I was excited to try this one, because it has actual flavouring added – two kinds of spice! VANILLA! I’m not sure why the first few recipes relied solely on the bananas for their taste; perhaps a combination of thrift and a sense that if you have the taste of banana, why would you want anything else? I don’t know. But there was something very satisfying about finally going to the spice cupboard.
This recipe also did not indicate a final quantity. Michael suggested that perhaps Dorothy had never actually made this recipe herself, and that consequently she didn’t actually know how many muffins it made. The very thought that Dorothy would record for posterity muffin recipes that she hadn’t tested shocked me completely, and is quite at odds with my mental image of her, so I flatly reject that hypothesis. Besides, I have 62 weeks to go – my second born will have started school by the time this project is finished – so to imagine that even she wasn’t so colossally insane as to attempt baking all the recipes takes the wind right of my sails.
In medium-sized bowl, combine and set aside
1 cup rolled oats (note: I used ‘large flake’ oats because the bag said ‘best for baking!’ and who am I to argue with packaging)
1 cup milk
Sift into large bowl
2 cups all-purpose flour
1/2 cup white sugar
5 tsp. baking powder
1 tsp. baking soda
1 tsp. salt
1/2 tsp. cinnamon
1/4 tsp. nutmeg
To soaked oats add
1/2 cup margarine, melted and cooled (note: I used butter, as I never buy hard margarine anymore)
2 tsp. vanilla
2 cups mashed bananas (4 – 5 medium)
Add wet to dry and stir only until mixture is moistened.
375F, 20 minutes
I had some stress about this one, I won’t lie. Soak the oats – but for how long? How many muffins will it make? FIVE TEASPOONS OF BAKING POWDER?? And, secret Non-Baker Confession Time: I hate seeing the instruction “stir until moistened”. That is a ridiculous instruction. In order to moisten all the dry ingredients, you have to stir the blasted stuff. A lot, in this case – it’s a large bowl. Every turn of the spoon I thought “I am overmixing this, I just know it”.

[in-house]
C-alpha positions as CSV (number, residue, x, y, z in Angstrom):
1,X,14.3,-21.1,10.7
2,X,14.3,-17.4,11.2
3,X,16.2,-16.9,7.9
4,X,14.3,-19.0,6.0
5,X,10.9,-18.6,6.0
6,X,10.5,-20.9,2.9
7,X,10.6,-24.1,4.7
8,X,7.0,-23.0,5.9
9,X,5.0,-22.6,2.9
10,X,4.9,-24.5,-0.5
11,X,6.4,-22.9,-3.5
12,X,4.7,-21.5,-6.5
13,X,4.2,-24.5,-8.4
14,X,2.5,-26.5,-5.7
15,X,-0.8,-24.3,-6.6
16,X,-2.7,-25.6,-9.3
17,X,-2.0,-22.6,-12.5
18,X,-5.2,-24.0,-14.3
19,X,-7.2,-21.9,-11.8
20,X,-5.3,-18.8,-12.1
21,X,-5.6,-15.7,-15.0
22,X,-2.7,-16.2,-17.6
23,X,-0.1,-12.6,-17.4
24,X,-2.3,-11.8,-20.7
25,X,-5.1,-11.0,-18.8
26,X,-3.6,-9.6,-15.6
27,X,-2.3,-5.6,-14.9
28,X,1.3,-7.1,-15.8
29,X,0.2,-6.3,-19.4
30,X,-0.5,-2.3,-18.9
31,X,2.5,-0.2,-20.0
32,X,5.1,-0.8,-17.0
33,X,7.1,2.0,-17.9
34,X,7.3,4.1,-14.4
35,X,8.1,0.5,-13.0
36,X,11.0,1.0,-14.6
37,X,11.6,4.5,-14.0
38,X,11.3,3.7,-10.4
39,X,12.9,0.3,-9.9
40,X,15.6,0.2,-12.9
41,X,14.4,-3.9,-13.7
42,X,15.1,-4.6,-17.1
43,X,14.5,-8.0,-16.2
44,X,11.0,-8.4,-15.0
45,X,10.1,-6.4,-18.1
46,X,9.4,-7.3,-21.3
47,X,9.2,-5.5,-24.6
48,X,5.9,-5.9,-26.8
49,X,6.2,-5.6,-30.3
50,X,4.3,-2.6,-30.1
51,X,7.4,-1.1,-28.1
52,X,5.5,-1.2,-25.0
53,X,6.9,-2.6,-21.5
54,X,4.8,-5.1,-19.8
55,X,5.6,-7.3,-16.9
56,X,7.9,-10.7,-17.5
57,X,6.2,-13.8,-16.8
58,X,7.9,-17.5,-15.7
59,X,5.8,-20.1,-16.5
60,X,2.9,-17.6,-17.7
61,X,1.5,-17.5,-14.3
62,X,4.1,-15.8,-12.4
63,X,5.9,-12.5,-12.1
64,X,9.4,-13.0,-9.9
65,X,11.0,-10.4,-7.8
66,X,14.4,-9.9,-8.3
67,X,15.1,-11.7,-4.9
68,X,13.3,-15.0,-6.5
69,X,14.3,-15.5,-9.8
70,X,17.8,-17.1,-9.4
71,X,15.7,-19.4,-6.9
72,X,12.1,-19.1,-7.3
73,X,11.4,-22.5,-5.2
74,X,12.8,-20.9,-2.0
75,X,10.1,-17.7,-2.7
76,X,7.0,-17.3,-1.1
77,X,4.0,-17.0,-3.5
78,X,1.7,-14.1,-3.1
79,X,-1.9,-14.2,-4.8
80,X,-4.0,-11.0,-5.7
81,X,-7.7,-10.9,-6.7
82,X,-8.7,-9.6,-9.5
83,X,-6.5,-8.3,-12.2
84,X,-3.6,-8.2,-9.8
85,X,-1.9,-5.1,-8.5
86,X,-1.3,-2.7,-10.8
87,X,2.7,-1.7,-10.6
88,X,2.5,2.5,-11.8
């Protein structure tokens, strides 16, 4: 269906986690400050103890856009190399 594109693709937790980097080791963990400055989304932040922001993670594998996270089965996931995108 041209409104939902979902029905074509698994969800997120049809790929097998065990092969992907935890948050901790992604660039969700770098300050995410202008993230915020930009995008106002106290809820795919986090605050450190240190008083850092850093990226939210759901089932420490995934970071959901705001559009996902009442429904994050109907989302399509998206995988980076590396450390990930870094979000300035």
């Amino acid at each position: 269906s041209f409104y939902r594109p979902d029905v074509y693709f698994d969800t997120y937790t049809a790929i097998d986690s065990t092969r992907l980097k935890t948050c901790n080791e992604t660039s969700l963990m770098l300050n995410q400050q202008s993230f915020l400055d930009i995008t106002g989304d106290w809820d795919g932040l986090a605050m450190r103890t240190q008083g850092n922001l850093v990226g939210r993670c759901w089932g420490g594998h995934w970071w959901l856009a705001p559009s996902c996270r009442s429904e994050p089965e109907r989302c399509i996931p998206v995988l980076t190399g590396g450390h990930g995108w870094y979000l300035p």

Those five teaspoons of baking powder started working right away, too. The finished batter was foamy and light, with lots of air pockets visible. My seven year old pointed out that it probably needed extra baking powder to help all those heavy oats rise. Thanks, kid – I’ll just put on my Apron of Baking Inadequacy and hide over here in the corner.
I wasn’t sure how much to fill the muffin cups. I settled for 3/4 full, which yielded a princely 24 muffins. Two dozen muffins! Right away this was a huge plus in favour of this recipe over any of the previous ones, because with a family of five and then six extra hungry dayhome kids to feed, a dozen muffins disappear like the wheat crop in a Little House on the Prairie story after the grasshoppers arrive.
They smelled really good while baking, and since my nose is still stuffed up and I haven’t smelled much of anything for over a week that’s saying something. However, they didn’t rise as much as I might have expected given the insane amount of baking powder – and they didn’t rise evenly, either, with some puffing up beautifully and others only lifting a little. I can’t help but think this is probably me overmixing. Or not mixing enough. Or something.
Michael and I tried a couple right out of the oven, and while they were nice enough we found them a little bland, of all things. We puttered around for a while until they cooled, then taste-tested a second time.
Do not eat these muffins until they have cooled.
Once cooled, these are delicious – maybe my favourite one so far. Everything about them hits all the right notes for me; taste, density, moistness, texture. If I’d had more ripe bananas – the ones I had were really only brown on the outside, so not as mushy and sweet as I usually bake with – they’d have been even better-tasting.
Next week – the last banana recipe in the batch, Whole Wheat Banana. Then, we move on to apple-based recipes. Which is good, because I have many many apples from our trip to the orchard that need to be used up.